Protip: If you’re going to be a high-class British woman in the Victorian era, either be a spinster in a loving, wealthy family, marry a guy who you can TOTALLY trust…or be a widow. I learned that important lesson from Tasha Alexander’s And Only to Deceive and Deanna Raybourn’s Silent in the Grave, and Ruth Warburton’s Witch Finder has only served to strengthen my conviction.

Rosamund Greenwood is the only daughter in an upper crust family that is rapidly sliding into poverty, and according to her manipulative, demanding mother and her physically abusive—not to mention coarse, dissolute and utterly uncaring—older brother, the only solution to all of their problems is for her to marry well. Not just to marry well, but to marry specifically: If she marries Sebastian Knyvet, the most wealthy, handsome and powerful young man in London, if not the entire country, the Greenwoods—and their ancestral estate—will be saved. Sebastian, though, is possessive, easily angered and quite capable of brutal violence…not exactly the trifecta of traits one would want in a husband now, and certainly not desirable in an era when a husband has complete control over almost every aspect of his wife’s life.

Luke Lexton, meanwhile, is from another London entirely. He’s an orphan, the nephew of a blacksmith and a recent initiate into the Malleus Maleficorum. In order to finalize his entry into the Brotherhood, he has to complete a challenge or die trying: He has to kill a witch. The name he drew? You guessed it: Rosa Greenwood.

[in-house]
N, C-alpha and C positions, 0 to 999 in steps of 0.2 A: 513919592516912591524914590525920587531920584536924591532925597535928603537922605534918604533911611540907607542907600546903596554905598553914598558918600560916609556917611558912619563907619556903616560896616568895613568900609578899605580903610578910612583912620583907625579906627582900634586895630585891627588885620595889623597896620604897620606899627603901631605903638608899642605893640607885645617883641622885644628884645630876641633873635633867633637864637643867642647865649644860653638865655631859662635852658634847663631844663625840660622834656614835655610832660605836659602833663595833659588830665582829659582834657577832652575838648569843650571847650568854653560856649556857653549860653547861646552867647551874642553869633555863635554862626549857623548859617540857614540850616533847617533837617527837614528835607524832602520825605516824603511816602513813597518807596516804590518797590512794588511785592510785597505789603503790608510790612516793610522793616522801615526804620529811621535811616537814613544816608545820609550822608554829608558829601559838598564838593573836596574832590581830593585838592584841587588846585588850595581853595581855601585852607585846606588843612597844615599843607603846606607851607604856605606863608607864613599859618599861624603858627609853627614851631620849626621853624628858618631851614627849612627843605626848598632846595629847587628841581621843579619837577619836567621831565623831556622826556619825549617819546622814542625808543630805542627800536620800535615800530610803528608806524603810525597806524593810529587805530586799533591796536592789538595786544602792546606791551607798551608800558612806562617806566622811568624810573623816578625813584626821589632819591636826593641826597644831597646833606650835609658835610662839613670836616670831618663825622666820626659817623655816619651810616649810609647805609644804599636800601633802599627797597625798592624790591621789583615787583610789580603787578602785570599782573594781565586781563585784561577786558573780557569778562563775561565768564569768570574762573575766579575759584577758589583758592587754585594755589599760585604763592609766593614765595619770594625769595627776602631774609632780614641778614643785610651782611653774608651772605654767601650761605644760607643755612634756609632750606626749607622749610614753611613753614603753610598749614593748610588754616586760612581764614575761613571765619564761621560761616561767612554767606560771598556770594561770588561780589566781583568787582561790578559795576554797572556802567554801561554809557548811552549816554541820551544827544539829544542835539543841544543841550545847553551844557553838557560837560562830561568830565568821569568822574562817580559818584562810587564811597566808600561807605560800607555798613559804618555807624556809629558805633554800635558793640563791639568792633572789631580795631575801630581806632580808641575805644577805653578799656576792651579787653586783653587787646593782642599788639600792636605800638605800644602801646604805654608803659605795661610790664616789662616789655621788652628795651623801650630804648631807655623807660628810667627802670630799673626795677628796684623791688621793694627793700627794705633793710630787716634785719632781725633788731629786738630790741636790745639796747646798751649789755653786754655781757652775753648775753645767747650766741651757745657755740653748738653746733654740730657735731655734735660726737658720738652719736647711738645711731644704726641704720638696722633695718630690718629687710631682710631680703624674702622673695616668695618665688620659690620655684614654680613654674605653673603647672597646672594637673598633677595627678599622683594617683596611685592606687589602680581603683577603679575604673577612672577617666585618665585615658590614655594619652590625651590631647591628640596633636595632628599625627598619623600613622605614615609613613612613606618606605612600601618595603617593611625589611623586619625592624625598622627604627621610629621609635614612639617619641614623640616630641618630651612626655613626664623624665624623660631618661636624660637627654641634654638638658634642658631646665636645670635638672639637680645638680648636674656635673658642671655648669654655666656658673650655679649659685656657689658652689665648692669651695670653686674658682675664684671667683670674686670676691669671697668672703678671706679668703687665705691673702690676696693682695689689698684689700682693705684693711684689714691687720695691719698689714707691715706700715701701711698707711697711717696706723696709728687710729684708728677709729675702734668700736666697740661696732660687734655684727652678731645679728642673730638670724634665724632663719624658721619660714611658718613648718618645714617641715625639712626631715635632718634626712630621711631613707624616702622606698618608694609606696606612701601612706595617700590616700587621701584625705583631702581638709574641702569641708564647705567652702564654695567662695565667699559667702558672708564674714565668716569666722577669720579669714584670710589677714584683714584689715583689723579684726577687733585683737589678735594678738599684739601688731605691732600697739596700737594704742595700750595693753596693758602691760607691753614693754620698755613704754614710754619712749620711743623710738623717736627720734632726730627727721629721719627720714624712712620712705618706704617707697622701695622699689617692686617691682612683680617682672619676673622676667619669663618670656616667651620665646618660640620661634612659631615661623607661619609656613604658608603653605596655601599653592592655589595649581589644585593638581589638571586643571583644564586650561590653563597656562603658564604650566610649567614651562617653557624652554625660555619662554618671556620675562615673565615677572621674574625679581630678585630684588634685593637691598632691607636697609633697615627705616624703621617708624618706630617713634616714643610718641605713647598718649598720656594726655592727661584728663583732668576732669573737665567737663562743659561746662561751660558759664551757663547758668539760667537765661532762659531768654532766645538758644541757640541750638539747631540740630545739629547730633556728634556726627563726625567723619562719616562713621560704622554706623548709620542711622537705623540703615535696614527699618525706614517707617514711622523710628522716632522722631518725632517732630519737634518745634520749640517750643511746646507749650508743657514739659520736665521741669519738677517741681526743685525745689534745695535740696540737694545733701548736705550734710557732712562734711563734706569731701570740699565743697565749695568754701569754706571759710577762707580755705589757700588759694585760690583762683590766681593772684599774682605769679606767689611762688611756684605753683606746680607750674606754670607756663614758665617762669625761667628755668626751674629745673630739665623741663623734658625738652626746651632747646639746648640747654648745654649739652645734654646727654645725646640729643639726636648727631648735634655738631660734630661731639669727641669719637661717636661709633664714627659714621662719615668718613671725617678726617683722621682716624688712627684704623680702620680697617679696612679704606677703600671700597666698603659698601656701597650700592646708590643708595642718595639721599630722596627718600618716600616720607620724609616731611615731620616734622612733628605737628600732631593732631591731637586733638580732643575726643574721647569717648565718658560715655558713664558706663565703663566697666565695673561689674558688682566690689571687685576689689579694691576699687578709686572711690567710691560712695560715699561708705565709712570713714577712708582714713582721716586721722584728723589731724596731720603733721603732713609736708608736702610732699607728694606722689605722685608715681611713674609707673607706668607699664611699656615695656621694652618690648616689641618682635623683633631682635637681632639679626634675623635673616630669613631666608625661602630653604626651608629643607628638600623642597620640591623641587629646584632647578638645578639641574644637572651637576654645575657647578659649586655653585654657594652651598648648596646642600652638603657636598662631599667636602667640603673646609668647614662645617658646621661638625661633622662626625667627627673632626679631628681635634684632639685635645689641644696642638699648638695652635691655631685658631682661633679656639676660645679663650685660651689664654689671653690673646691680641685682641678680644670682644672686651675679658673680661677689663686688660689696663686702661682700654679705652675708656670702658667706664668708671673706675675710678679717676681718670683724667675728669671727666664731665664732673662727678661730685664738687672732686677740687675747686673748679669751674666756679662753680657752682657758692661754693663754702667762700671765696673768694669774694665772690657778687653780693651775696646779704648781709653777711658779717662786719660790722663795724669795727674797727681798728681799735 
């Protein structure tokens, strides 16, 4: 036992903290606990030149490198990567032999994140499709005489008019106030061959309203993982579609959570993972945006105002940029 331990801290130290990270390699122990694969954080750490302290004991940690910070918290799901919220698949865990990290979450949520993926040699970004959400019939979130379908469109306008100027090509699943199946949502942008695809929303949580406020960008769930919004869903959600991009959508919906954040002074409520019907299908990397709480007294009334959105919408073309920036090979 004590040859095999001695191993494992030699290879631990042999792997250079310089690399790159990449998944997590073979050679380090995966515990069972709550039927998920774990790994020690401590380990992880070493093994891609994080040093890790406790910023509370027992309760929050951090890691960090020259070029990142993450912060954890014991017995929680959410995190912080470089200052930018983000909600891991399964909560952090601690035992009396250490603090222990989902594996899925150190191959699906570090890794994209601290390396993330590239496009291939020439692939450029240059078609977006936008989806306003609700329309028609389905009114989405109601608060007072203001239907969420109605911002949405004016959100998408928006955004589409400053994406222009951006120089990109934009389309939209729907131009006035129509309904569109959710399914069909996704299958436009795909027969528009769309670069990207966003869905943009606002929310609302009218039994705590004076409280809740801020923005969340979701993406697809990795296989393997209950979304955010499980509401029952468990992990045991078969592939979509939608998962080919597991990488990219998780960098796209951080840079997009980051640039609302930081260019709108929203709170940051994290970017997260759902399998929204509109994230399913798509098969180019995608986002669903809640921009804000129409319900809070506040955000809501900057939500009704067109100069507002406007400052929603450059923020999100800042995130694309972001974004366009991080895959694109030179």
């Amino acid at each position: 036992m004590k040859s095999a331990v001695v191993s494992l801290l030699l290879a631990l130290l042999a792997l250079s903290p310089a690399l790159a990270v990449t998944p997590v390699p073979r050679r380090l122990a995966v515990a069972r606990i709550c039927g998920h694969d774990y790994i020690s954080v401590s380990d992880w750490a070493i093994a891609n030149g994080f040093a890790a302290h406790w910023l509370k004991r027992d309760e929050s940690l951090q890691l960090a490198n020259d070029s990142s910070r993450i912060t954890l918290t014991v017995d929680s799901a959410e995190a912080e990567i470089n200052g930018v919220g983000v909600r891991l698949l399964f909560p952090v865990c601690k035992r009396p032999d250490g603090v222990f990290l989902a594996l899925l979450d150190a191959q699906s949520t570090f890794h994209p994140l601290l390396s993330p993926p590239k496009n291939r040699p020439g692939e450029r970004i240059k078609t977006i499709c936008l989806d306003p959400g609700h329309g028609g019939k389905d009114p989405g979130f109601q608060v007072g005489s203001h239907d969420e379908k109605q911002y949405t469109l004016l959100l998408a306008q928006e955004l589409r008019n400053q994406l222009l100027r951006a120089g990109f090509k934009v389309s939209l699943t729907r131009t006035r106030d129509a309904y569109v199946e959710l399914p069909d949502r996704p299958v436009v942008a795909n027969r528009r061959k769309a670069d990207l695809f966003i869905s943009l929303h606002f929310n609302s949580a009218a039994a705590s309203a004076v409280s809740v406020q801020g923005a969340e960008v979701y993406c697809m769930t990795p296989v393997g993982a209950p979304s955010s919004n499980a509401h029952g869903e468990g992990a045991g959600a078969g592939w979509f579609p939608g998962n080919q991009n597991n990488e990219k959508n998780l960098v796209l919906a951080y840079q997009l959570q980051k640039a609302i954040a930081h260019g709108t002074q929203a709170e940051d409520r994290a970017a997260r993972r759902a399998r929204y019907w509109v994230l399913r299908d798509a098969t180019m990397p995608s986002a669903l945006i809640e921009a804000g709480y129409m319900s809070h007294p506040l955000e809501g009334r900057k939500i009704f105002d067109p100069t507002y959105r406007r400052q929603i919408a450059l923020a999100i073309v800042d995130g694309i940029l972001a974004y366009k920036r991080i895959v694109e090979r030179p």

In some ways, Witch Finder is a very standard paranormal historical: Of course Rosa is an extremely beautiful redhead and an extremely powerful witch, of course she and Luke fall in love, of course they both face the threat of death from all sides. There isn’t much in the way of character development—beyond both of them learning the expected lesson about judging others by their social status and/or magical abilities—and there are some inconsistencies in the worldbuilding. (If everyone knows that witches exist, and if witches dominate the upper classes and the government, why are they supposed to keep their powers a secret, exactly?)

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But it moves along quite quickly, and there are a few elements that make it stand out in a crowded field. For example:

Luke actually tries to kill Rosa. Not just once, but twice. Granted, both attempts are somewhat ham-handed, but it’s not very often that a love interest actually GOES THROUGH with this sort of thing.

Rosa’s mixed feelings about Sebastian are almost understandable. Warburton deserves credit for writing a character who beats a puppy to death in front of us…and then, in his next appearance, act in a believably solicitous manner towards Rosa. Two-thirds of the way through, he morphs into a two-dimensional black-hearted knave, but for a while there, Rosa’s choice—to pursue or not to pursue—actually feels like a real dilemma.

There is no doubt whatsoever that many readers will have difficulty with Rosa’s situation, with her role in society and with treatment she receives from her brother, from Sebastian and even from her mother…but it’s important to remember that despite the pretty, pretty dresses, more often than not, being a woman in that era wasn’t particularly awesome, and didn’t offer up a whole lot of palatable choices.

The end. Is it clearly the beginning of a series? Yes. But the end is an actual end, not a cliffhanger. So that’s something.

Bonus! Two other recent paranormal historicals: Witchstruck, by Victoria Lane, and A Breath of Frost, by Alyxandra Harvey.

If she isn't writing Bookshelves of Doom or doing her librarian thing, Leila Roy might be making stuff for her Etsy shop while re-watching Veronica Mars, Buffy the Vampire Slayer, Babylon 5, Black Books or Twin Peaks. Well, that or she’s hanging out on Twitter. Or both.

Note: Witch Finder has not been published in the U.S.—you can purchase the U.K. version.